Progress Energy, Tampa Electric report signs of stabilizing customer base after declines
Wake up and good morning. More good news on regional economic recovery, modest though it may seem, from Tampa Bay's two dominant electric utilities. Both Progress Energy Florida and Tampa Electric announced first quarter earnings (both big winners, courtesy of customers turning up the heat during Florida's major cold snap early this year) and reported improving signs of stability in their customer base following a period of sharp customer declines during the recession and burst housing bubble.
Here's Progress Energy's earnings release. (Photo, above left: Progress Energy Florida chief Vince Dolan, by Scott Keeler of the St. Petersburg Times.)
Progress Energy Florida of St. Petersburg, part of Progress Energy based in Raleigh, N.C., reported a net 1,000 decrease in the average number of customers for the three months ended March 31 compared to the same period in 2009. That is still a decline in customers but it is a moderating decline after several quarters reporting much greater decreases in customers. Check out the trend line on page 17 of Progress Energy's first quarter slide presentation here.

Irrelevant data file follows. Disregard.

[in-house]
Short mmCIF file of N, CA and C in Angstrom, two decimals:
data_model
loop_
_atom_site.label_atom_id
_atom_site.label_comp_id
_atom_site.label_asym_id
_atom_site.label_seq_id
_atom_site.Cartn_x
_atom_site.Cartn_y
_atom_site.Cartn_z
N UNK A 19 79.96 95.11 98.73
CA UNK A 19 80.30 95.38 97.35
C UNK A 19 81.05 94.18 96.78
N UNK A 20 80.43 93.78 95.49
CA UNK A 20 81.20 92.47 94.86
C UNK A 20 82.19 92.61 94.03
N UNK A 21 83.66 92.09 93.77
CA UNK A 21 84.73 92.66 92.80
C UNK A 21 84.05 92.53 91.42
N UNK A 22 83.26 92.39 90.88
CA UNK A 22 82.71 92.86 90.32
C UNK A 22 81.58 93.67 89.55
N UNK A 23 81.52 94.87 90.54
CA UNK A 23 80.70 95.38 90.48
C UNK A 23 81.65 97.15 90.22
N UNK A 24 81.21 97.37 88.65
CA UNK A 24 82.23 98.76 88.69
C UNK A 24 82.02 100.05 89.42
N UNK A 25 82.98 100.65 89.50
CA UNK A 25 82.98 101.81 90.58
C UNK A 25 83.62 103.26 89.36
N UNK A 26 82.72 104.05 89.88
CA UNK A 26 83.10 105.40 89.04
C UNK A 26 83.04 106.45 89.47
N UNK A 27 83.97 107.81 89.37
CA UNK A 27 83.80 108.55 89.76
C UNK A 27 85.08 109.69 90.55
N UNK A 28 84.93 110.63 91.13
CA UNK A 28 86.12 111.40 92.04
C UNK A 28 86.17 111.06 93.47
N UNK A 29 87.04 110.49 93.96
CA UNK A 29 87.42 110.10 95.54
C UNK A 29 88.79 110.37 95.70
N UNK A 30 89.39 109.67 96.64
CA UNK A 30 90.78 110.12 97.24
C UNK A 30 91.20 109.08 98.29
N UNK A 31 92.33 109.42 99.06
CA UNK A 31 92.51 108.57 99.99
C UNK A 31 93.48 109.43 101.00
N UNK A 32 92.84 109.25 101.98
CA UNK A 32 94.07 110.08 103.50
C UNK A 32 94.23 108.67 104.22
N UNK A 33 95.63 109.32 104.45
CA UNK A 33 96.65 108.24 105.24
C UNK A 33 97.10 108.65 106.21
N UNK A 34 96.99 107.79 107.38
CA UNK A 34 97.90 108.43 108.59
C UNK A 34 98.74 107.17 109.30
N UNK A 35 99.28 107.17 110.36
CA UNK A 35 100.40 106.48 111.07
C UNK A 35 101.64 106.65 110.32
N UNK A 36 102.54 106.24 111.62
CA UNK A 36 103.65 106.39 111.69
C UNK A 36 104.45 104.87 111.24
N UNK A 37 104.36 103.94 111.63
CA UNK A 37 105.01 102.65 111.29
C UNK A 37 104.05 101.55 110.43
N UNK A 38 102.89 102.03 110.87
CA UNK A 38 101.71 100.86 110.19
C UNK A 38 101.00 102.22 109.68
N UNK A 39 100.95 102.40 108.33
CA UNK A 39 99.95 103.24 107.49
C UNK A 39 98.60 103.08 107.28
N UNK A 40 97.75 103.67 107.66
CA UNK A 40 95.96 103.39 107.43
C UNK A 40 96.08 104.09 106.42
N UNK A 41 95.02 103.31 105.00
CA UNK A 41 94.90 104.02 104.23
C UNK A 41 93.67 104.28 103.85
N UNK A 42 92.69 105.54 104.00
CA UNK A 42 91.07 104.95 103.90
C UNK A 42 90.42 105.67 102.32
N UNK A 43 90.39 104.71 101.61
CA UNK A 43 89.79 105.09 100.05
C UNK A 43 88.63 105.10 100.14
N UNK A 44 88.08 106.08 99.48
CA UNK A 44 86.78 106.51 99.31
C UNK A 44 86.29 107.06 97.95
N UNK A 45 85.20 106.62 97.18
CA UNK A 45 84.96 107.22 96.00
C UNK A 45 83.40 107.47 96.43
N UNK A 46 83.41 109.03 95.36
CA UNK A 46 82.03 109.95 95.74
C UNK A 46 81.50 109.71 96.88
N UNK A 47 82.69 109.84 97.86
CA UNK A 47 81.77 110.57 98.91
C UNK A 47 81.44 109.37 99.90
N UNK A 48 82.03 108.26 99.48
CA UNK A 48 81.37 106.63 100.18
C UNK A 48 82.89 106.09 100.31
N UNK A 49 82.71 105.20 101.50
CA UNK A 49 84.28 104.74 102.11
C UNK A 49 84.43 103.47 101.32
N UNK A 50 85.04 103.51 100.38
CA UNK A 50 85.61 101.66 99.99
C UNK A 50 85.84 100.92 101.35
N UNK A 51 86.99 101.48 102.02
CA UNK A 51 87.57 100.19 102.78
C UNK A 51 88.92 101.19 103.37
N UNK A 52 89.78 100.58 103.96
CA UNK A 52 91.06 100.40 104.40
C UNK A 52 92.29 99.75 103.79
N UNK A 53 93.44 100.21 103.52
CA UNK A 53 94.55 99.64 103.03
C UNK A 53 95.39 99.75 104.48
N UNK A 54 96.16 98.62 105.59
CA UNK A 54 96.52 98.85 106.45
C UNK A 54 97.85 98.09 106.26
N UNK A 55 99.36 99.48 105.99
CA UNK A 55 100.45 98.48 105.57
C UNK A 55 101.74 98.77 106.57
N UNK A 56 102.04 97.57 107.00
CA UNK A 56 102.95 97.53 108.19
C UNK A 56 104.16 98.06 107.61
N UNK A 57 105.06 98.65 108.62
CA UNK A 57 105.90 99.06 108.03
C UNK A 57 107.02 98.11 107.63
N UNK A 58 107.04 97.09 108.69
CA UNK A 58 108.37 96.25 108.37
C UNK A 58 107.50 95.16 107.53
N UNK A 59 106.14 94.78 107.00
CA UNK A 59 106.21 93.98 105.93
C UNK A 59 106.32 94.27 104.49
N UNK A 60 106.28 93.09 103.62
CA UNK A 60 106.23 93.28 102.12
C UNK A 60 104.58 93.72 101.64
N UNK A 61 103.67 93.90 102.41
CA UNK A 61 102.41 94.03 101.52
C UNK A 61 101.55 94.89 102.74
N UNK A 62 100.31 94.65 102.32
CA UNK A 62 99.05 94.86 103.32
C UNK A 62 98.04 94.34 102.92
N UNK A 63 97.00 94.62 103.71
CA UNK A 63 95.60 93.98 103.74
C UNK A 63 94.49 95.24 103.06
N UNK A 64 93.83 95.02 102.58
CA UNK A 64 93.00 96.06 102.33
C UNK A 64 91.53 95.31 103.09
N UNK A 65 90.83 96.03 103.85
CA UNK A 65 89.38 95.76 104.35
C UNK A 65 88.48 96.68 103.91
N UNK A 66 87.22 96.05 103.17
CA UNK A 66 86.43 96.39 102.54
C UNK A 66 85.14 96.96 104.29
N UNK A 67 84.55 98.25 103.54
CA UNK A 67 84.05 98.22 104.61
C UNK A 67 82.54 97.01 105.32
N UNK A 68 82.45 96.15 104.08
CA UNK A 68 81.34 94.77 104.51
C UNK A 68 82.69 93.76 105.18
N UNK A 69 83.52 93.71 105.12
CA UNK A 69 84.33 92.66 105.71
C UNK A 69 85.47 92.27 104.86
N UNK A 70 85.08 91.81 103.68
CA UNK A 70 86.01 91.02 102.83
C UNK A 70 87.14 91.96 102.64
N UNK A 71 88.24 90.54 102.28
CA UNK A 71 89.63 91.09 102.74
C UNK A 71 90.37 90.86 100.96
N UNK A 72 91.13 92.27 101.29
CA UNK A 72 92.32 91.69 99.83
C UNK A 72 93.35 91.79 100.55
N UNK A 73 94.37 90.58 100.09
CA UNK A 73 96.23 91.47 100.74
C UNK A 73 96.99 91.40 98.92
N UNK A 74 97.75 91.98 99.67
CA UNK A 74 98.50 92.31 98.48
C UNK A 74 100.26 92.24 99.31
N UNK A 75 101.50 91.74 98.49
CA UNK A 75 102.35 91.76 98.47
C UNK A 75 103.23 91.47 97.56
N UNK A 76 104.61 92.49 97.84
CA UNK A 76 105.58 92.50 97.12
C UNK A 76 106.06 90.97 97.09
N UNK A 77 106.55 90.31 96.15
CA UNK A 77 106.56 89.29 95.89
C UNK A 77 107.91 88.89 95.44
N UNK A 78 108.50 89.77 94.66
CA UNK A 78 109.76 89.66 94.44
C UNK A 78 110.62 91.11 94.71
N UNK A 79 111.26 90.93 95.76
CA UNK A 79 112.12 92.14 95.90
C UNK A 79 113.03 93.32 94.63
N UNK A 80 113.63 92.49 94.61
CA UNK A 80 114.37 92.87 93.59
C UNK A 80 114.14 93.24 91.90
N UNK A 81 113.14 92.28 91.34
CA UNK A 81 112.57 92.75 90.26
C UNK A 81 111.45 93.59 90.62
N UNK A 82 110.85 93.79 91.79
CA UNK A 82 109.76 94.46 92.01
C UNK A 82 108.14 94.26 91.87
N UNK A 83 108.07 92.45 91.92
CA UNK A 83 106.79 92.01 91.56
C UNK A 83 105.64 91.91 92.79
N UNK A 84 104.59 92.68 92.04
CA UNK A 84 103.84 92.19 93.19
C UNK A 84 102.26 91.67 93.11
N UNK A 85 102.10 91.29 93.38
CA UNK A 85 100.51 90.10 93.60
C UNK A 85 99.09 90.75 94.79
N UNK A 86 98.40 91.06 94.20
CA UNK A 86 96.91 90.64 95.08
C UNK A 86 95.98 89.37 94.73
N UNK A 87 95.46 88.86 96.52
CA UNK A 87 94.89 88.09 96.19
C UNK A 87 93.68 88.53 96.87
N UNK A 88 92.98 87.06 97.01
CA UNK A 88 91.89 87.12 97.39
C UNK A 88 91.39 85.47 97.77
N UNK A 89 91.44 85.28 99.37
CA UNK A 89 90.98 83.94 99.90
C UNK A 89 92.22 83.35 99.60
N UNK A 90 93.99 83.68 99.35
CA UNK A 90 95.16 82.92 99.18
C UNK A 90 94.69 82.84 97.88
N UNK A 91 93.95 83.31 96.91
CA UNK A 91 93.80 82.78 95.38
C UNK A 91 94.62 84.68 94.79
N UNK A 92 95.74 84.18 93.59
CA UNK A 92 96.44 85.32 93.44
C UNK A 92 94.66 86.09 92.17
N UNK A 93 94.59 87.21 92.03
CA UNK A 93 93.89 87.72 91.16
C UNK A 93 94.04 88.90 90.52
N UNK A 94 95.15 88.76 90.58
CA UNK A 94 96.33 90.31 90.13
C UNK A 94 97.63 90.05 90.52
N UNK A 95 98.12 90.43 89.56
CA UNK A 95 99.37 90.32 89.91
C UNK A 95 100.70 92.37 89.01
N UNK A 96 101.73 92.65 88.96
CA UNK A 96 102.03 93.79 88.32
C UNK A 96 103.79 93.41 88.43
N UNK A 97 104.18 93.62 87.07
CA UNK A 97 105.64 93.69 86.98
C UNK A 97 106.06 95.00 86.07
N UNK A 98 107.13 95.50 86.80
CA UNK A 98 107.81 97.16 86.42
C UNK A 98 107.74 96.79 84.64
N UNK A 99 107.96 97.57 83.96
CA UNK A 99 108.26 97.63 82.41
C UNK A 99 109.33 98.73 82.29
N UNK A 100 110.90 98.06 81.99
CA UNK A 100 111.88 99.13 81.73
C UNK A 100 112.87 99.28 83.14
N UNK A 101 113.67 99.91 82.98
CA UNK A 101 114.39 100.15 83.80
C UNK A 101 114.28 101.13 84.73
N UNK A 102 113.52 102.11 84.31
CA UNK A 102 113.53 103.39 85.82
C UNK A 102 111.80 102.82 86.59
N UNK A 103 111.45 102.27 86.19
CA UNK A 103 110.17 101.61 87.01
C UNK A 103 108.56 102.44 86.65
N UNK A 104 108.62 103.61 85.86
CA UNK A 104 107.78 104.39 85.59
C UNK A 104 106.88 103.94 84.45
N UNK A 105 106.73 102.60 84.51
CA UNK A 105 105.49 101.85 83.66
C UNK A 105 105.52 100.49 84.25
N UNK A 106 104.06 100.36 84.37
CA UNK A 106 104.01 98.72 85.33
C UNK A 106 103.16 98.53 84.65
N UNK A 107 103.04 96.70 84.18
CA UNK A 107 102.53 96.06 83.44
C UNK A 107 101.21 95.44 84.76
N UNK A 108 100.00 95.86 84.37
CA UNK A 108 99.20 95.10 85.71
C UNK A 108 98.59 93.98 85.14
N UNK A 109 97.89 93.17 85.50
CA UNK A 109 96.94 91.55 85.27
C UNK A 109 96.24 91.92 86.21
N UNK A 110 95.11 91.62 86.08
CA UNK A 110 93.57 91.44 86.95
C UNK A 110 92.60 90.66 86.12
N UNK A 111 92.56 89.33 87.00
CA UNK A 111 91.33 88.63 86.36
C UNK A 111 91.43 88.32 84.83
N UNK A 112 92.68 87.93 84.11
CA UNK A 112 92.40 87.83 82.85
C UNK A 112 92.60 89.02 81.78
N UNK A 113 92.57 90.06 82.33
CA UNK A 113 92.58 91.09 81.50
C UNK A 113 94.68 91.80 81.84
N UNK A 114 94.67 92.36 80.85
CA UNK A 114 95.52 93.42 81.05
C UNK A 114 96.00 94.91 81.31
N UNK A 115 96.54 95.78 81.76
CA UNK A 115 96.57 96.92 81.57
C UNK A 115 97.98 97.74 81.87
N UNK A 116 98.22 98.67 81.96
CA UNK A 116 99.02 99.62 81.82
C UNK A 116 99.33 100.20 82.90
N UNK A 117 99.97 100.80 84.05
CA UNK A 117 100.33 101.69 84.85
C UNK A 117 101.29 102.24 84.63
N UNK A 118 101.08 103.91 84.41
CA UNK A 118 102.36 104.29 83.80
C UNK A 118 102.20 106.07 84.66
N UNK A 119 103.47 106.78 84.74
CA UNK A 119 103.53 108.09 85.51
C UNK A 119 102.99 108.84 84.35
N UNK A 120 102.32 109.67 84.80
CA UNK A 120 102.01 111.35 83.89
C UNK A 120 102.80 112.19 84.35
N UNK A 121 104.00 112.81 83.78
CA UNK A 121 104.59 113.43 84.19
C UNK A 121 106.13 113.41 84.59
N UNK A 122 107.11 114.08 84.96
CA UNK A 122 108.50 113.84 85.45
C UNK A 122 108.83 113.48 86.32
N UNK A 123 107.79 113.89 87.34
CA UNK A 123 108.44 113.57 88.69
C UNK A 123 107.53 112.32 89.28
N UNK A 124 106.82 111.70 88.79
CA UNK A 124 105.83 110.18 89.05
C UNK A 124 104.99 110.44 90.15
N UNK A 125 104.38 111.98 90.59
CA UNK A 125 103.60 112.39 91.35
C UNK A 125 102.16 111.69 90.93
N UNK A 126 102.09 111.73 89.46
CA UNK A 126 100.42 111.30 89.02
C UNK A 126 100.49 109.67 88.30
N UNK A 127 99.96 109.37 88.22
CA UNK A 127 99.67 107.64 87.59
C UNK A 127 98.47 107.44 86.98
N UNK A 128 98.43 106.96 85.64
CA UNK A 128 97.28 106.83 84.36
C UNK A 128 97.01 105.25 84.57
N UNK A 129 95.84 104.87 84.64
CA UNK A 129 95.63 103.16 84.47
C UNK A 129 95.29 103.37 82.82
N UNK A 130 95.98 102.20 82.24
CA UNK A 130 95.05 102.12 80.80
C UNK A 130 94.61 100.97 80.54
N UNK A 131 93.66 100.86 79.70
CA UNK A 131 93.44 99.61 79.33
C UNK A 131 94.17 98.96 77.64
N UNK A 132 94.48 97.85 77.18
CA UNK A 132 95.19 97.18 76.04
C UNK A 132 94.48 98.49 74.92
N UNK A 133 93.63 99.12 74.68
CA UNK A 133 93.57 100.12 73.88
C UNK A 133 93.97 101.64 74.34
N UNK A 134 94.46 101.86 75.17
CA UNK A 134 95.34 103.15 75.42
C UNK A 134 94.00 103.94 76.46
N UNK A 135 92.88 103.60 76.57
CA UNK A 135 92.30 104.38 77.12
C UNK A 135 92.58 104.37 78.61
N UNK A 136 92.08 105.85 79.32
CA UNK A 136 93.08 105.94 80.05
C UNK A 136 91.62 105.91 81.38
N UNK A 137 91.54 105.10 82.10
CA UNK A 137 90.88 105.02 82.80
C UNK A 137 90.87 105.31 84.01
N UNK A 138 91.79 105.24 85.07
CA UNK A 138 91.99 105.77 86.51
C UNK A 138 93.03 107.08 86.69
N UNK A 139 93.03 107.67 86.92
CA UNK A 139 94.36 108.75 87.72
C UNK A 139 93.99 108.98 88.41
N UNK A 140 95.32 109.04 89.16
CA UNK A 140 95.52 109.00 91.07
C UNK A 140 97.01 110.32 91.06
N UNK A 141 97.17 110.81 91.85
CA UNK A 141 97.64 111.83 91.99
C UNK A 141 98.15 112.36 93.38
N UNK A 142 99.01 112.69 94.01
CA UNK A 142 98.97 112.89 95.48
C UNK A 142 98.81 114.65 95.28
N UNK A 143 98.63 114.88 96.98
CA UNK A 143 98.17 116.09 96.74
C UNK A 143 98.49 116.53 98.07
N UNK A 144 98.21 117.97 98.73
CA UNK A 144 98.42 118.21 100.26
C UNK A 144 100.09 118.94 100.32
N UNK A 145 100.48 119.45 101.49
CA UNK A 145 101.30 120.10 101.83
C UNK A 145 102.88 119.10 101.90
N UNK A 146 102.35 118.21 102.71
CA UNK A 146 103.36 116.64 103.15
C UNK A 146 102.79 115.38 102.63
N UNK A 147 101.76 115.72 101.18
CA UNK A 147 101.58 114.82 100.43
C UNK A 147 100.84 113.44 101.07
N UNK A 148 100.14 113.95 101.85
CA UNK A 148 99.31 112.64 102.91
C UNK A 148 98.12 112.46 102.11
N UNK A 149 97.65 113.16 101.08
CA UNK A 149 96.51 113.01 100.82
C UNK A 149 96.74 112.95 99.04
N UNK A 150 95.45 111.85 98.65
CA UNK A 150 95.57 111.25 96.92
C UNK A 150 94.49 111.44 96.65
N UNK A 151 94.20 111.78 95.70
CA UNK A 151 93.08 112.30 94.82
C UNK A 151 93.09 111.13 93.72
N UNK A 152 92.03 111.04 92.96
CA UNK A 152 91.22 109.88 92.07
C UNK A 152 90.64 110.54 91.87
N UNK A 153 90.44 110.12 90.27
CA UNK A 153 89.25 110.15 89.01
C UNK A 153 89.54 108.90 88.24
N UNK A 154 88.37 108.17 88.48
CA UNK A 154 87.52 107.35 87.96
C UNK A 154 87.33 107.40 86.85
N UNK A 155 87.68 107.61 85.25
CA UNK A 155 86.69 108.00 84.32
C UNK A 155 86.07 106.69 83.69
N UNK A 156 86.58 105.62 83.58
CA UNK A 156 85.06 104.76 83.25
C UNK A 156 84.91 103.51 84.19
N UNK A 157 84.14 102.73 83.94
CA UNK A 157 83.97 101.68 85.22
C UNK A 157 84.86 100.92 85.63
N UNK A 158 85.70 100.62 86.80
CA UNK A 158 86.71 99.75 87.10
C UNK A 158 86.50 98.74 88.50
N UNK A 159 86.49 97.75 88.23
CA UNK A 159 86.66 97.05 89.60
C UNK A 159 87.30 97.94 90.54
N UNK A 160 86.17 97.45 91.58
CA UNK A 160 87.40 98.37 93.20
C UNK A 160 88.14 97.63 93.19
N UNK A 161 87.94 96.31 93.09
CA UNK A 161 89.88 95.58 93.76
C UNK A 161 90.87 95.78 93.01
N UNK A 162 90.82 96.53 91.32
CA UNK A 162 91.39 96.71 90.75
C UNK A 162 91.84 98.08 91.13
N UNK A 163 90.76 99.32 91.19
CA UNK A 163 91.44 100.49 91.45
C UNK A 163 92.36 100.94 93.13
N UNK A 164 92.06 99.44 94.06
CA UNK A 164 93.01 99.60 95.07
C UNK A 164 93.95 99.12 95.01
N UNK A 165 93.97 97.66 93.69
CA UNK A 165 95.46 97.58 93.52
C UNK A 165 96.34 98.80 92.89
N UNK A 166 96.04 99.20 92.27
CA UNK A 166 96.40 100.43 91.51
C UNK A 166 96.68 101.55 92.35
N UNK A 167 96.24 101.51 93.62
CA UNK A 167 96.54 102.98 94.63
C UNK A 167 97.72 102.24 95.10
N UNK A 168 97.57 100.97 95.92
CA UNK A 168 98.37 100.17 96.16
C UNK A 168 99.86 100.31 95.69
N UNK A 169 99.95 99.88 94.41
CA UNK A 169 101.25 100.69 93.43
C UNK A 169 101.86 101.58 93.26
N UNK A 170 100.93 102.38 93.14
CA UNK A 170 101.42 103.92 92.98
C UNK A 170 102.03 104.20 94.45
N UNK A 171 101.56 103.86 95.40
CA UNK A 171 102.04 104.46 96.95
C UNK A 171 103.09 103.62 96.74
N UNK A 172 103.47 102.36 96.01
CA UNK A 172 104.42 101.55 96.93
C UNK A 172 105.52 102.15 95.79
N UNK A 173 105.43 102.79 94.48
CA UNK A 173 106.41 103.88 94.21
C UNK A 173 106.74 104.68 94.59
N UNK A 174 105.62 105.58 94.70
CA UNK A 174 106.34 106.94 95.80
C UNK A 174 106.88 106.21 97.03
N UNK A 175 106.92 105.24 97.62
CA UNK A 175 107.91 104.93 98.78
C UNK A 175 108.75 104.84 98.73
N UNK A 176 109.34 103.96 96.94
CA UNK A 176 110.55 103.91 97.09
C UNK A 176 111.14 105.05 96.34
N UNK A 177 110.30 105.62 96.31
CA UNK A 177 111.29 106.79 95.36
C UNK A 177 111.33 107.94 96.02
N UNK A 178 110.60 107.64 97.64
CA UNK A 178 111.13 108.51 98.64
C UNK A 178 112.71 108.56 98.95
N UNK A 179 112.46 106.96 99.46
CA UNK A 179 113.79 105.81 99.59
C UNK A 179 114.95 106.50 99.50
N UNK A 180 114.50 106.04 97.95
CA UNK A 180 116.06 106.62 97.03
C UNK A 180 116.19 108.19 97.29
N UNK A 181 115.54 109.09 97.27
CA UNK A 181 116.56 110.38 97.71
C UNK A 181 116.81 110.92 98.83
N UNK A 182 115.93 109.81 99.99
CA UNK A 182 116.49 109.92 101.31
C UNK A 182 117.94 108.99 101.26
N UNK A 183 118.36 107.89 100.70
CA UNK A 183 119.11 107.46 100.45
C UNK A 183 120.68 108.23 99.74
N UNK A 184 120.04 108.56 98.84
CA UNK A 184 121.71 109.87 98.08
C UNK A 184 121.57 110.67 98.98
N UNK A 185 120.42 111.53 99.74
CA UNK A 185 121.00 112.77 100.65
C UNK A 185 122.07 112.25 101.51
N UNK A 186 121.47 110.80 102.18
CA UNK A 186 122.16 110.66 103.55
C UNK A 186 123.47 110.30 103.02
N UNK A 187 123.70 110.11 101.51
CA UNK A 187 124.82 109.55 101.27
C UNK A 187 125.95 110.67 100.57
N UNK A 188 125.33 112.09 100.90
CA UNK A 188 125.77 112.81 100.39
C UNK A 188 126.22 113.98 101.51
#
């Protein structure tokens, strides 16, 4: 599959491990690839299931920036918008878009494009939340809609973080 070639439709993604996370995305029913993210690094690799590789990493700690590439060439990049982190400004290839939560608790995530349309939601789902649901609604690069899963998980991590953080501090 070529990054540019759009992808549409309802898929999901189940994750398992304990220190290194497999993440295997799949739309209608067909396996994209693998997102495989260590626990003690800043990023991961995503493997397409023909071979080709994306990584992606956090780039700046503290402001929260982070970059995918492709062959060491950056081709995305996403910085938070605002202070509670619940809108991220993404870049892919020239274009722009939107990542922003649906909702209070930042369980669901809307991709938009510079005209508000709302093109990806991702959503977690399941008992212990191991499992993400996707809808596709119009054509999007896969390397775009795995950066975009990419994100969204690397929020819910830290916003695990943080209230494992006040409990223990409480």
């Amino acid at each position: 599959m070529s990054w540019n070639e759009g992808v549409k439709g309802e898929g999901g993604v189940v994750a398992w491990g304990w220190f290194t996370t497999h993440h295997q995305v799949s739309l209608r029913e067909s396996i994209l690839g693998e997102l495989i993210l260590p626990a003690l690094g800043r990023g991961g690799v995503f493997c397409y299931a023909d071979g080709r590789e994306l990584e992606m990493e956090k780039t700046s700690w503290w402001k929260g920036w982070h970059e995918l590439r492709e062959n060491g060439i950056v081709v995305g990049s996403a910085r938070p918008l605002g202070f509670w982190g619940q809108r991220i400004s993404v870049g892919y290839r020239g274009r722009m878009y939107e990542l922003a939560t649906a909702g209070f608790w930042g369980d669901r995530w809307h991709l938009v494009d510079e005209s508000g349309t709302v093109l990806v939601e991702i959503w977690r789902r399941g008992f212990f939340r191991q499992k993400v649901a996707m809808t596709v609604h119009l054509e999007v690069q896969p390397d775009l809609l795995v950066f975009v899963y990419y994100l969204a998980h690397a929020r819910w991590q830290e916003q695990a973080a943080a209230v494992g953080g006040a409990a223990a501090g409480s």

On the other hand, Progress Energy Carolinas, which serves parts of North and South Carolina, reported a 12,000 net increase in the average number of customers for the three months ended March 31,compared to the same period in 2009. It is one comparative indicator of how much more severe Florida's climb out of this economic downturn will be.
Tampa Electric, part of TECO Energy in Tampa, reported the average number of customers increased 0.4 percent in the 2010 first quarter as a result of improvements in the Florida housing market, which appear to be driven by the home-buyer tax credit programs. Those programs are now largely expired so the utility says it is unclear whether customer growth will continue in 2010. Check out page 12 of TECO's first quarter slide show here. (Photo, right, of TECO president John Ramil.)
TECO's key remark: "We have more than recovered all customers lost since the start of the housing market crisis."
Consider these further positive trends for a Florida economy trying to get back on track.
-- Robert Trigaux, Times Business Columnist